This documentation should be clear and include instructions on how to use them, what inputs they require, and what outputs or artifacts they produce. Also, consider adding comments within the workflow file to explain the purpose and functionality of each step. This goes a long way in helping the other people who use your workflow to understand how it works.

Use Composite Actions

Similar to reusable workflows, GitHub Actions also offers a feature to help you reuse a bunch of workflow steps known as composite actions. This feature allows you to create your custom actions by packaging multiple workflow steps into one callable action.

This is quite similar to how reusable workflows work. However, the key difference is how they are called. While reusable workflows take up an entire job in your calling workflow, composite actions can be run as a single step in a job in your calling workflow, allowing you to compose the job as you’d like.

You can leverage composite actions when designing workflows (both regular and reusable) that contain overlapping steps to isolate them and make the code more easily manageable.

Consider a Dedicated Workflows Repository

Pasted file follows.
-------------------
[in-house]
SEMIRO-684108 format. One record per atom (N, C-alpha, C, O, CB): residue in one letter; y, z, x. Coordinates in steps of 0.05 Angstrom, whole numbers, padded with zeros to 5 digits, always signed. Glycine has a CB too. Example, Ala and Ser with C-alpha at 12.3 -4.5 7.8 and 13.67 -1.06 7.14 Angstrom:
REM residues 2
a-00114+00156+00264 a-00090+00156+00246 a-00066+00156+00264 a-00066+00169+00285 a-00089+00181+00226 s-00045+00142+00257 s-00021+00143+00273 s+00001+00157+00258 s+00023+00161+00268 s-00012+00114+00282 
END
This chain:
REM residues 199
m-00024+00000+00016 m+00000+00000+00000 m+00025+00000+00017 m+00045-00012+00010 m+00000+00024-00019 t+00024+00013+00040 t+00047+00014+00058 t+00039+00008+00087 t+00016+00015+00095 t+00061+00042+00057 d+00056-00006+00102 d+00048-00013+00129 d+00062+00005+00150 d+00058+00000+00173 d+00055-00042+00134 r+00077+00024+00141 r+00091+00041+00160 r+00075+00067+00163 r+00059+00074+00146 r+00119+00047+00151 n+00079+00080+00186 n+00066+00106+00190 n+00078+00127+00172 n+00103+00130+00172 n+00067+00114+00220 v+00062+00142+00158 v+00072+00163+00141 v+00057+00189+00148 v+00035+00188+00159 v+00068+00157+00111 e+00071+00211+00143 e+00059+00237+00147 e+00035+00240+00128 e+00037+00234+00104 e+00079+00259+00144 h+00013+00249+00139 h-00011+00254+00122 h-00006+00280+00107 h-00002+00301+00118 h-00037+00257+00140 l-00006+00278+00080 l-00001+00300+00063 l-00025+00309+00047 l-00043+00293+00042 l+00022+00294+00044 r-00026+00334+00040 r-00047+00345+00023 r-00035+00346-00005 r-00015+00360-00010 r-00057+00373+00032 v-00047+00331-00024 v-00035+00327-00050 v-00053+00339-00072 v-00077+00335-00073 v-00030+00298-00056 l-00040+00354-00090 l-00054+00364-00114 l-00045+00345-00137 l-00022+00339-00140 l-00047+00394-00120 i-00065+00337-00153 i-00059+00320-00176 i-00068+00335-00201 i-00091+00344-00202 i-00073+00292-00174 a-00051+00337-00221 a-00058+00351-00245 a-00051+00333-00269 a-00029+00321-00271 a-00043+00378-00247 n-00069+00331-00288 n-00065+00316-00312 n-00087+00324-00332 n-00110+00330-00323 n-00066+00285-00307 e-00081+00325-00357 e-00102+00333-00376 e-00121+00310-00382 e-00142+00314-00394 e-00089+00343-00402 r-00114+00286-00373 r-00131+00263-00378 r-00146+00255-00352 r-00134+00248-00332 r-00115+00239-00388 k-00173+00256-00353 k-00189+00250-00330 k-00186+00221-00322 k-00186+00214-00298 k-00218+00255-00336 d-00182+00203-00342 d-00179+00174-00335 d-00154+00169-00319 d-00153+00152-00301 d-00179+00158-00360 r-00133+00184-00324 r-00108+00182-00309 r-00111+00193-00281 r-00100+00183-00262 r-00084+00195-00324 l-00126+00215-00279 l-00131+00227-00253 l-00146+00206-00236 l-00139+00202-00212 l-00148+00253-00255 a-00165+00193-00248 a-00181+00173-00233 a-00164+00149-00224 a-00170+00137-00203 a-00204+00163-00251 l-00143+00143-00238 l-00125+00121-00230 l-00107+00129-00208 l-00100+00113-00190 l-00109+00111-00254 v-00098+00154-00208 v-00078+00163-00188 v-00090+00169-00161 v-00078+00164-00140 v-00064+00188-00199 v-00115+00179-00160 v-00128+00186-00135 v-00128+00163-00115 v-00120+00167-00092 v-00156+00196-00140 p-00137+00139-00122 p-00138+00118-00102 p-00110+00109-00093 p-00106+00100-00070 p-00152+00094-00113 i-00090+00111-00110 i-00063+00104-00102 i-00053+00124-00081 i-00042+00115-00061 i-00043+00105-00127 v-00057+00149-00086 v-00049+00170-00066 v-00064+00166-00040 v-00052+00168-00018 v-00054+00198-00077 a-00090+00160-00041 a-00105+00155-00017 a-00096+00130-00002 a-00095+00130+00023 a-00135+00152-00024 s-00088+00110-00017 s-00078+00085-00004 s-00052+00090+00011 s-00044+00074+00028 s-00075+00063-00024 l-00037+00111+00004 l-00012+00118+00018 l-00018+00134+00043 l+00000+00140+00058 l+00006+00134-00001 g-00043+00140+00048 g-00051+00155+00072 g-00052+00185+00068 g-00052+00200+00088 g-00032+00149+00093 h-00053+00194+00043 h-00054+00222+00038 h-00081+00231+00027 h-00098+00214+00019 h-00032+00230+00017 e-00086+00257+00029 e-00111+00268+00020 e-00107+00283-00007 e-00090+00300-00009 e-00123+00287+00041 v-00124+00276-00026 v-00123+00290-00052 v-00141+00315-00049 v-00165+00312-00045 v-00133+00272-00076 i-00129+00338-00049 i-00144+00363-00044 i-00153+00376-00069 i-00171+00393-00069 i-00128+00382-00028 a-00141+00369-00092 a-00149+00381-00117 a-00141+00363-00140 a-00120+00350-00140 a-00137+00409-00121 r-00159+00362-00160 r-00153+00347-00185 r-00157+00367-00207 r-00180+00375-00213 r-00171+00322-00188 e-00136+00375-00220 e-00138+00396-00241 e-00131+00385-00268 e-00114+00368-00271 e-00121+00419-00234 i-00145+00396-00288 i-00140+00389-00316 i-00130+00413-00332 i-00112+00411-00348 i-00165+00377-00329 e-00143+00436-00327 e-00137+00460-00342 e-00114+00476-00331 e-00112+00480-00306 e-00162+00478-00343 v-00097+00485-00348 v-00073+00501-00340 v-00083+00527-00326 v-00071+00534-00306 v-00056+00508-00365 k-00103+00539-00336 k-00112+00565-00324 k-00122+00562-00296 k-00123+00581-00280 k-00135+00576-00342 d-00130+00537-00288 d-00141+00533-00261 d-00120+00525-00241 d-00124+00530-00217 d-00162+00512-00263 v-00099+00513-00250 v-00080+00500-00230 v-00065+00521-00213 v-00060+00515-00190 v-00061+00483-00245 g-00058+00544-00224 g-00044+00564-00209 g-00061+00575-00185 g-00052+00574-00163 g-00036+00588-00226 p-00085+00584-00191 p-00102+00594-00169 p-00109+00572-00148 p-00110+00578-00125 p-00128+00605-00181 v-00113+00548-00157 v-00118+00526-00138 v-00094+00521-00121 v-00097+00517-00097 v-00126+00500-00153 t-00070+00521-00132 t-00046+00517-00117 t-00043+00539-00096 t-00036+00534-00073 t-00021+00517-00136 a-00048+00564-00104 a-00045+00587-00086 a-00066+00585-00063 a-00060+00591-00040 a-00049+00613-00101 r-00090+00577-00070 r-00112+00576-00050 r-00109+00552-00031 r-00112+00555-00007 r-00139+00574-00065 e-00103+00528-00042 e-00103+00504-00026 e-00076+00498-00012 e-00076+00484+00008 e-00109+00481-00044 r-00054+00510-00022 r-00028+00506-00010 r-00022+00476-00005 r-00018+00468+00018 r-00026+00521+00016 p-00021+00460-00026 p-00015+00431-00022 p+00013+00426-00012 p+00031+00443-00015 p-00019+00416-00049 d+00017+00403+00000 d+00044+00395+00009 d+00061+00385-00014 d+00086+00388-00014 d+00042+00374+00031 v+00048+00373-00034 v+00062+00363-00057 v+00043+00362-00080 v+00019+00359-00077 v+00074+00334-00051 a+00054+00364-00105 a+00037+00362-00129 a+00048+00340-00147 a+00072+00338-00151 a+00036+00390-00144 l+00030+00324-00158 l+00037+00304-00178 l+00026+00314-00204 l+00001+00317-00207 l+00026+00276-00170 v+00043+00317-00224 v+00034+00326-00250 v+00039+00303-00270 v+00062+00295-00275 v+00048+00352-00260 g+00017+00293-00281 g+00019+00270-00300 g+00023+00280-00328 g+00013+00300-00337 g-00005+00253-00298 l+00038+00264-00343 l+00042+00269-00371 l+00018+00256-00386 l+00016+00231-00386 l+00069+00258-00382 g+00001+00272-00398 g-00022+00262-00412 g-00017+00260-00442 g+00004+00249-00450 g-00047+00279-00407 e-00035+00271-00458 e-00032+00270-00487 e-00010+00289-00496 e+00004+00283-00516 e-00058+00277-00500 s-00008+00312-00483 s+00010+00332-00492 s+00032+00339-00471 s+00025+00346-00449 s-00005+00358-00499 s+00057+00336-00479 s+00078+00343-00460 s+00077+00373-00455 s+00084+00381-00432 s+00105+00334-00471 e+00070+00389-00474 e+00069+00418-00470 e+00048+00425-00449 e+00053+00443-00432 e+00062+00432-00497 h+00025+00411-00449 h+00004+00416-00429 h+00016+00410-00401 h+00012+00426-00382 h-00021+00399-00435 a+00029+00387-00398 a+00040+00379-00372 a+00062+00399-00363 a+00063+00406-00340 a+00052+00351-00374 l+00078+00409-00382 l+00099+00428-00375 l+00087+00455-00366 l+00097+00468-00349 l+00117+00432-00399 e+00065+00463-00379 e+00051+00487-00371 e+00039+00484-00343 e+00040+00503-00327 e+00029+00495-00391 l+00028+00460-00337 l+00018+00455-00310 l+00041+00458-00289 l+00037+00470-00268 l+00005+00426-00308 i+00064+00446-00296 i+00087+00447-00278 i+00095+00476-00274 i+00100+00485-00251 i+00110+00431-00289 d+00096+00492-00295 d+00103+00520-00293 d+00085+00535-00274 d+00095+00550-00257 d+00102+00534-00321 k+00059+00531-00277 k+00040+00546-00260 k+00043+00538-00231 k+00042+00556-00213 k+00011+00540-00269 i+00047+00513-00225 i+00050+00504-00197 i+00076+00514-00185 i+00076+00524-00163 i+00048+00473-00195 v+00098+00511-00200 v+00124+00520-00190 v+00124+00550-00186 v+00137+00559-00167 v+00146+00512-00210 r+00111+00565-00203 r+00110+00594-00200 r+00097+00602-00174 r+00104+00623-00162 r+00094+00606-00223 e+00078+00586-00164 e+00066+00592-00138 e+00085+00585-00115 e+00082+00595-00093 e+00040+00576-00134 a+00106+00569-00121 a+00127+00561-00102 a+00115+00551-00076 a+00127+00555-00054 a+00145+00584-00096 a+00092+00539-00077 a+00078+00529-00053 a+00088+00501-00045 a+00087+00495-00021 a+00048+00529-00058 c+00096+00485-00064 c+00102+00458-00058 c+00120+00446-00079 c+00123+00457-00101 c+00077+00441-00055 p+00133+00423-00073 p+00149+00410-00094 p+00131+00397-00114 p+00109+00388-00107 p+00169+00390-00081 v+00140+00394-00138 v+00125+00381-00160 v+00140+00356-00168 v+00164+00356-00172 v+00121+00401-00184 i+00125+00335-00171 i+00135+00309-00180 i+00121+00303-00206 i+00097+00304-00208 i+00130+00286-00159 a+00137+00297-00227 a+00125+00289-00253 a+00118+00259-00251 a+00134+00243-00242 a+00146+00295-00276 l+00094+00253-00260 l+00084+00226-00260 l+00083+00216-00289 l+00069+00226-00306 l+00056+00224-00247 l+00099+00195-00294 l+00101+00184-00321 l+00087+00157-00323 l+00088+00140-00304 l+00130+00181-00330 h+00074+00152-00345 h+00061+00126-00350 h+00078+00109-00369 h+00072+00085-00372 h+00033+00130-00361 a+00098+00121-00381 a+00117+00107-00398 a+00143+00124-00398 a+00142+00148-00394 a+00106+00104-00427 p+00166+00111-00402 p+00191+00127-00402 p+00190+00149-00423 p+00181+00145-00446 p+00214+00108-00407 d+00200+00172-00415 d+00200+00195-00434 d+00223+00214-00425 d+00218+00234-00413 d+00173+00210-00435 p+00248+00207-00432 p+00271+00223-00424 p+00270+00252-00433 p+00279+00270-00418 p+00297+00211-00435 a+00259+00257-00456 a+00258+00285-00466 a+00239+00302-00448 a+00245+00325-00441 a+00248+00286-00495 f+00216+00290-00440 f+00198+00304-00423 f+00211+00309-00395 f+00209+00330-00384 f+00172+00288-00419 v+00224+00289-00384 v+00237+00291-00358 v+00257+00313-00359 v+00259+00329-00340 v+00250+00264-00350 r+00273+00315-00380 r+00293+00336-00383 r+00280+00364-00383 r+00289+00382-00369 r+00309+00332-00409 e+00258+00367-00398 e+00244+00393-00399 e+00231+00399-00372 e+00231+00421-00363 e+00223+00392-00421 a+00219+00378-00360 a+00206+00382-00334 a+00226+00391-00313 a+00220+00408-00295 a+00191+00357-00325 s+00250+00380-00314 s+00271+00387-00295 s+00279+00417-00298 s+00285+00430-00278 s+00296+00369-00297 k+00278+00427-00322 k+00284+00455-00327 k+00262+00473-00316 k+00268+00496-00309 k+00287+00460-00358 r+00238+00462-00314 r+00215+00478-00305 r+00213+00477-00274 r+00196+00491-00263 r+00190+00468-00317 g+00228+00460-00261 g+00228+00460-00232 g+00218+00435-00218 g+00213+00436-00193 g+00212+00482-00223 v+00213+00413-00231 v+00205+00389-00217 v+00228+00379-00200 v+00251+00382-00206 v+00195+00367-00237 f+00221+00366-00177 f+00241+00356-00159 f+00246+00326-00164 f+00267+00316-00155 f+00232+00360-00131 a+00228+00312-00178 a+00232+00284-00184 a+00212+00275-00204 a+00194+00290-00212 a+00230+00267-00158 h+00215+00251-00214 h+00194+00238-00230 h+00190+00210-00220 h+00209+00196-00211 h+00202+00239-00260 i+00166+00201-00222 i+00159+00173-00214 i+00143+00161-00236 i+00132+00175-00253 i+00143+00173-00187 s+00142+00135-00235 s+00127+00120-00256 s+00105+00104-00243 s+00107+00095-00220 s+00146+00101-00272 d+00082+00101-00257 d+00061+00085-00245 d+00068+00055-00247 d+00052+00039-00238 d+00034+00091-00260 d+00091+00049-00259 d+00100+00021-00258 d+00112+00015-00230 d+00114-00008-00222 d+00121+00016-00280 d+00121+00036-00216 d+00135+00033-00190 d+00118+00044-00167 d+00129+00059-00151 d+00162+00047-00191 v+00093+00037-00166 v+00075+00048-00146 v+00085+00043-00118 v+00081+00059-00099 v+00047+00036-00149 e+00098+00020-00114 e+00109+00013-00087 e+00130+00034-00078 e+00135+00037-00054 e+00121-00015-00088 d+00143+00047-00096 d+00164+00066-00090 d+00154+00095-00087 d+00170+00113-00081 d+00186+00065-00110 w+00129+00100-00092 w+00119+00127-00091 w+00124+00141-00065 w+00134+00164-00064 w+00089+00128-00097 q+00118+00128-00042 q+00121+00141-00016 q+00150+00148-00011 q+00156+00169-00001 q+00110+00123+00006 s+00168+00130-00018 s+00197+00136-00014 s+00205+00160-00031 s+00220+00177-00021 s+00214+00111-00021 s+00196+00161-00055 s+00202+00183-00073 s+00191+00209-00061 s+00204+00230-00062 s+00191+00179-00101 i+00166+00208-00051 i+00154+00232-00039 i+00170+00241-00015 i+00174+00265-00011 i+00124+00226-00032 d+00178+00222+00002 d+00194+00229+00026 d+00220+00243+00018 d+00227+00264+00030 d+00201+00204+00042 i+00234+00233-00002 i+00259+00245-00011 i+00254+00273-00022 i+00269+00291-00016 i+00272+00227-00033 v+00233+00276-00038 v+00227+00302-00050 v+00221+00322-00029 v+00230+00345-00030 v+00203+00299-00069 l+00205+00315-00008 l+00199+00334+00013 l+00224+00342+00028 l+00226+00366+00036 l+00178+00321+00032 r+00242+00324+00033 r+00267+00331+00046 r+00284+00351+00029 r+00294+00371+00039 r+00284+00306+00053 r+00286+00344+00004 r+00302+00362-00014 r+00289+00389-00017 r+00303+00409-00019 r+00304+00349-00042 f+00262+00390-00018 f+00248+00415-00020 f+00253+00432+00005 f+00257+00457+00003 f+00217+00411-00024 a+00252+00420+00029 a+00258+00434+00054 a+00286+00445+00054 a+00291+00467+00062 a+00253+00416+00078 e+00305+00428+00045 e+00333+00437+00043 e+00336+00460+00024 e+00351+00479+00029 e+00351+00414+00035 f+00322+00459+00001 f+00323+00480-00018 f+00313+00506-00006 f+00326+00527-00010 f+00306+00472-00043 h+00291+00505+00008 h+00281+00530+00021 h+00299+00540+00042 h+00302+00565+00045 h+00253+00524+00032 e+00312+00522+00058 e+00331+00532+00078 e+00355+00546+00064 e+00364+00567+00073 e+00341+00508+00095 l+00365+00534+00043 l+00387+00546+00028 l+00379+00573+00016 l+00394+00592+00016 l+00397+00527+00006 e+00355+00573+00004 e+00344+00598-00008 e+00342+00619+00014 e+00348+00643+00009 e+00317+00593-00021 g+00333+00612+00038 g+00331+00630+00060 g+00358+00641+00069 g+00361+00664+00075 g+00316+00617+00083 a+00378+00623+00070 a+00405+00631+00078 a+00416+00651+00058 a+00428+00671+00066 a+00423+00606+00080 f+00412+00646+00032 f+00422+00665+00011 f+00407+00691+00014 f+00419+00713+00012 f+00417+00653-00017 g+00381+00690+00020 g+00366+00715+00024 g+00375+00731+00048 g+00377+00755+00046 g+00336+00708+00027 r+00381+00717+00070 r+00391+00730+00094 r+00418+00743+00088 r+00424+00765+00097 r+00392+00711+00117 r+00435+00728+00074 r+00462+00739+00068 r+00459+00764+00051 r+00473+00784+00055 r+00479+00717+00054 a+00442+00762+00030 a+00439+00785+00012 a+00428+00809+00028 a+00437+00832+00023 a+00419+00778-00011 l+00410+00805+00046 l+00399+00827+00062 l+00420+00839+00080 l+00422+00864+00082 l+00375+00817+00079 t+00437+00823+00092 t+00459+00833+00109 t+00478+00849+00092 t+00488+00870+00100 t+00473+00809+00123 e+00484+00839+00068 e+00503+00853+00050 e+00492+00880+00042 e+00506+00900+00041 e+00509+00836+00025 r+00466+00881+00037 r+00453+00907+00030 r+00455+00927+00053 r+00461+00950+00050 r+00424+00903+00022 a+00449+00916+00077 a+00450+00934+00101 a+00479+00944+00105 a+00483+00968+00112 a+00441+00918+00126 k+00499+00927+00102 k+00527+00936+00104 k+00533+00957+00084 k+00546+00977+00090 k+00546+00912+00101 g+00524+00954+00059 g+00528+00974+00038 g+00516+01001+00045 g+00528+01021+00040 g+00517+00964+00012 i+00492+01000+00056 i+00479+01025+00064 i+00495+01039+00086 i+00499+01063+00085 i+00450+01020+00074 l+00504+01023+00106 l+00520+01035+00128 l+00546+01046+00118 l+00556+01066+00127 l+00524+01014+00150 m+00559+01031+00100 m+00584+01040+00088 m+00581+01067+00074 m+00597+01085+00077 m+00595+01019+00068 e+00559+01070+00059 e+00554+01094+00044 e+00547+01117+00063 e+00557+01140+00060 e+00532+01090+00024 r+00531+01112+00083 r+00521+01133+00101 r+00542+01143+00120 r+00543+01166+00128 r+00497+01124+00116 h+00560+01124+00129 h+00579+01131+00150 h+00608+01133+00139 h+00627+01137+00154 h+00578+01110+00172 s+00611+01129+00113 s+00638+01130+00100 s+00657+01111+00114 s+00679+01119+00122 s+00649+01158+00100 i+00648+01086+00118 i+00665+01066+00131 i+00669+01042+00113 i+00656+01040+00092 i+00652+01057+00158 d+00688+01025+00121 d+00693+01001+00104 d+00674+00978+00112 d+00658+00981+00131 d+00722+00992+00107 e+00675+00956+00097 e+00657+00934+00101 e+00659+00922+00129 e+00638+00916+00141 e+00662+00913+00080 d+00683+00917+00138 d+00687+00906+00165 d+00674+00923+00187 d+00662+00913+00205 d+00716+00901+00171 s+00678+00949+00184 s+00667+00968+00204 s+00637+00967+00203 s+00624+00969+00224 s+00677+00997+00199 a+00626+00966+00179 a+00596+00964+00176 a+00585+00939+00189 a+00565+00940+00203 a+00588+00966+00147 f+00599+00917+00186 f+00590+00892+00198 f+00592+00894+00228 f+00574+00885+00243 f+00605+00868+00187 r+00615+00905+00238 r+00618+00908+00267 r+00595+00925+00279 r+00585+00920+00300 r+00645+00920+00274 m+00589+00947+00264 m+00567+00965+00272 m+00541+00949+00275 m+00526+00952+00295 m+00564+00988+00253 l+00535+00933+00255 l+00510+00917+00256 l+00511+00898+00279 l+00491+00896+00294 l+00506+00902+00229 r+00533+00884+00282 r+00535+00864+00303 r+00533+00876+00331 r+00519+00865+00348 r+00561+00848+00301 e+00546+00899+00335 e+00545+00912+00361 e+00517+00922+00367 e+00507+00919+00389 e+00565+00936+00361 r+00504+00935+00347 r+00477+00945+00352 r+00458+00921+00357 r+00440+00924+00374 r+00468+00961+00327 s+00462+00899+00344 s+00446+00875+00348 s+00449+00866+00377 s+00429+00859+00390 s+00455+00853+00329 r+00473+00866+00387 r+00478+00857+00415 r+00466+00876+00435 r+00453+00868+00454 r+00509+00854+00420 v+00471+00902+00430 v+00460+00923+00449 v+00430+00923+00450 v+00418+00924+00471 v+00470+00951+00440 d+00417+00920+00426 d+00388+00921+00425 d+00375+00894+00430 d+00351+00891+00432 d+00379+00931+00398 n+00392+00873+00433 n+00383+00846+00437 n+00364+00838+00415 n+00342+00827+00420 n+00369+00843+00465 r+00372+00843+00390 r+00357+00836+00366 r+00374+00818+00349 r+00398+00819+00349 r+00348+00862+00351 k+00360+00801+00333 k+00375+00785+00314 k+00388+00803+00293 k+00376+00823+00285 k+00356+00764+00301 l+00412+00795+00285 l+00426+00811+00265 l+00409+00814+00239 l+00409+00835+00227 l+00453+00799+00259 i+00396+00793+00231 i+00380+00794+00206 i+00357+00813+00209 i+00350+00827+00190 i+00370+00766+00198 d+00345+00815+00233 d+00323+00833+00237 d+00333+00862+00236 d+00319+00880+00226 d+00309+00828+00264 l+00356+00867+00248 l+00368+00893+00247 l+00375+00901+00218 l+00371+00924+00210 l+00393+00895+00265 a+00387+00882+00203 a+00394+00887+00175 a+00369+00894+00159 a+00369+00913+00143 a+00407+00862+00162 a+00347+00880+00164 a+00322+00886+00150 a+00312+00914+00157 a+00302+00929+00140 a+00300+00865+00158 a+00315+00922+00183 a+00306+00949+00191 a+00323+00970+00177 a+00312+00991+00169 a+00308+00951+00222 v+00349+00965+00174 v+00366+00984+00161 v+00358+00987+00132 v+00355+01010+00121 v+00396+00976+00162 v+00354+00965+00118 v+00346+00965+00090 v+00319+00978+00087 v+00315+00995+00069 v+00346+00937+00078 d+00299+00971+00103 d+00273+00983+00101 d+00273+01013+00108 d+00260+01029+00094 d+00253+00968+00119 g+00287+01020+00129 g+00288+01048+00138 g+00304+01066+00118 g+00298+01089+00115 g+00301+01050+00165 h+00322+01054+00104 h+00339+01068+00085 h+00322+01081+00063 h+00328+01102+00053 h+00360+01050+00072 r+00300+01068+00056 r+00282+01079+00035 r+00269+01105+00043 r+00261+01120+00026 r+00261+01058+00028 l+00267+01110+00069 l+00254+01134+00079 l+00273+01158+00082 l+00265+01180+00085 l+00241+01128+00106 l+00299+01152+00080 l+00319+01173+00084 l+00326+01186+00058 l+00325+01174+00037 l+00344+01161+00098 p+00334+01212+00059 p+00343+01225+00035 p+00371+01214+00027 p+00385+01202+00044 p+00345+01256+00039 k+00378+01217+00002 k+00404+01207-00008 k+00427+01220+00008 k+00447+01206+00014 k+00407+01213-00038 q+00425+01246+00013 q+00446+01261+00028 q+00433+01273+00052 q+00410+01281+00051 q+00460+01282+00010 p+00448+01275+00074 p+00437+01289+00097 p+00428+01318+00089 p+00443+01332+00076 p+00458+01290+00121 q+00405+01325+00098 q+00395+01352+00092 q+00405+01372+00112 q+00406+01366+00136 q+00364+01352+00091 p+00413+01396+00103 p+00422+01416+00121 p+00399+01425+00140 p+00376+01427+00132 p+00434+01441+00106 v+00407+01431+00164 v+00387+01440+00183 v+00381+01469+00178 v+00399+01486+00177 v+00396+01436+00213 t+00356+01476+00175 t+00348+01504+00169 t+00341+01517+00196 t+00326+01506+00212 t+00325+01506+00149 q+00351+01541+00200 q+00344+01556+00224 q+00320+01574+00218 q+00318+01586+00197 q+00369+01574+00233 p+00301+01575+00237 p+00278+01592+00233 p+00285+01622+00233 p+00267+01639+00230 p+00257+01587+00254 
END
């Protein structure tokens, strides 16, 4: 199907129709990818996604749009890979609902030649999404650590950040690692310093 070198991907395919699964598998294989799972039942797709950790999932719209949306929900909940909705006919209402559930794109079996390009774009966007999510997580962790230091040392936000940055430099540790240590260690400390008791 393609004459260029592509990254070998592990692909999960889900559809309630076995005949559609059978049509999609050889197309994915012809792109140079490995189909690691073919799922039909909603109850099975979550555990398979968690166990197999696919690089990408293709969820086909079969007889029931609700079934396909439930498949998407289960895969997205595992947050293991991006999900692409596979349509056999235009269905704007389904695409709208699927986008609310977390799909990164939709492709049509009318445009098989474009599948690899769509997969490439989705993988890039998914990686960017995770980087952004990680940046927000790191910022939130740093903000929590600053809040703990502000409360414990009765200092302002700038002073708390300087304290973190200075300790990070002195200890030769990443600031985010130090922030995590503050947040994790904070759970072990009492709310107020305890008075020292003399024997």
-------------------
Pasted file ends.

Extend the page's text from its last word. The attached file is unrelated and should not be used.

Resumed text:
While setting up reusable workflows in your target repository and reusing them in other workflows are standard ways supported by GitHub Actions, it also supports reusing workflows from other repositories in the same user account or organization. You can make use of this feature to better organize your reusable workflows.

If you’re planning to set up multiple reusable workflows in your organization, it might be a good idea to set up a common workflow repository. This allows you to better track the development of reusable workflows, reuse them in a standard fashion across your organization, and version them for easier access.

Version Your Reusable Workflows

As you make updates or improvements to your reusable workflows, consider using versioning to track changes. This allows users to choose a specific version of the workflow when incorporating it into their repository, ensuring compatibility and stability.

If you’re using a dedicated workflow repository, this becomes easier. Create releases for each stable version of your workflow. Other team members can reference the versions by the release tags when calling them in their workflows. This also works with commit SHAs, but releases provide you with a cleaner version tag so it’s easier to read and understand.

Test Your Reusable Workflows

Just like any other form of software, reusable workflows can have bugs and other errors. It’s good practice to test your workflows whenever possible. The upside to reusable workflows is that they work quite similarly to functions in programming as they take in a set of input values and return a set of output values. You can create test workflows to test your reusable workflows by passing in a set of input arguments and expecting a set of output values, similar to unit tests.

You can also make use of matrix strategies supported by GitHub Actions to easily trigger multiple invocations of the workflow being tested for a large number of input argument sets.